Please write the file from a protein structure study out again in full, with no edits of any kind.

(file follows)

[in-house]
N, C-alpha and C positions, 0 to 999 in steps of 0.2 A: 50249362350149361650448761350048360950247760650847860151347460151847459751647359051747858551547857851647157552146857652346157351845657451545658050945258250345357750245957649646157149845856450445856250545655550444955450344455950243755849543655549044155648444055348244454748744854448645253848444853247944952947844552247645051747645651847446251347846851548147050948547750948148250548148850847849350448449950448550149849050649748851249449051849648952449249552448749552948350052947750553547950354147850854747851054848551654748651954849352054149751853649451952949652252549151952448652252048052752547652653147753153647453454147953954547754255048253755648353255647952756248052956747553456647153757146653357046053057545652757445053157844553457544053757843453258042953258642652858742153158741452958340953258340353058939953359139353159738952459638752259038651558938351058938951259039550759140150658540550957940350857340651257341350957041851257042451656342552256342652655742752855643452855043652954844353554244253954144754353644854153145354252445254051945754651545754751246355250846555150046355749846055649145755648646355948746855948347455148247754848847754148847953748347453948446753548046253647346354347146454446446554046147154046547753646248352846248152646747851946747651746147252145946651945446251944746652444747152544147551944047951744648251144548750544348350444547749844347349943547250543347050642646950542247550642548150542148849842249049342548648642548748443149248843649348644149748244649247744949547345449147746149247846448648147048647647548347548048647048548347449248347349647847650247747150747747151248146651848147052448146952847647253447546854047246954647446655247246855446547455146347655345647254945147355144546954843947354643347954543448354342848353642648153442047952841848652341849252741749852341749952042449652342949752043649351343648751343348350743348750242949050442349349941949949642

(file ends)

[in-house]
N, C-alpha and C positions, 0 to 999 in steps of 0.2 A: 50249362350149361650448761350048360950247760650847860151347460151847459751647359051747858551547857851647157552146857652346157351845657451545658050945258250345357750245957649646157149845856450445856250545655550444955450344455950243755849543655549044155648444055348244454748744854448645253848444853247944952947844552247645051747645651847446251347846851548147050948547750948148250548148850847849350448449950448550149849050649748851249449051849648952449249552448749552948350052947750553547950354147850854747851054848551654748651954849352054149751853649451952949652252549151952448652252048052752547652653147753153647453454147953954547754255048253755648353255647952756248052956747553456647153757146653357046053057545652757445053157844553457544053757843453258042953258642652858742153158741452958340953258340353058939953359139353159738952459638752259038651558938351058938951259039550759140150658540550957940350857340651257341350957041851257042451656342552256342652655742752855643452855043652954844353554244253954144754353644854153145354252445254051945754651545754751246355250846555150046355749846055649145755648646355948746855948347455148247754848847754148847953748347453948446753548046253647346354347146454446446554046147154046547753646248352846248152646747851946747651746147252145946651945446251944746652444747152544147551944047951744648251144548750544348350444547749844347349943547250543347050642646950542247550642548150542148849842249049342548648642548748443149248843649348644149748244649247744949547345449147746149247846448648147048647647548347548048647048548347449248347349647847650247747150747747151248146651848147052448146952847647253447546854047246954647446655247246855446547455146347655345647254945147355144546954843947354643347954543448354342848353642648153442047952841848652341849252741749852341749952042449652342949752043649351343648751343348350743348750242949050442349349941949949642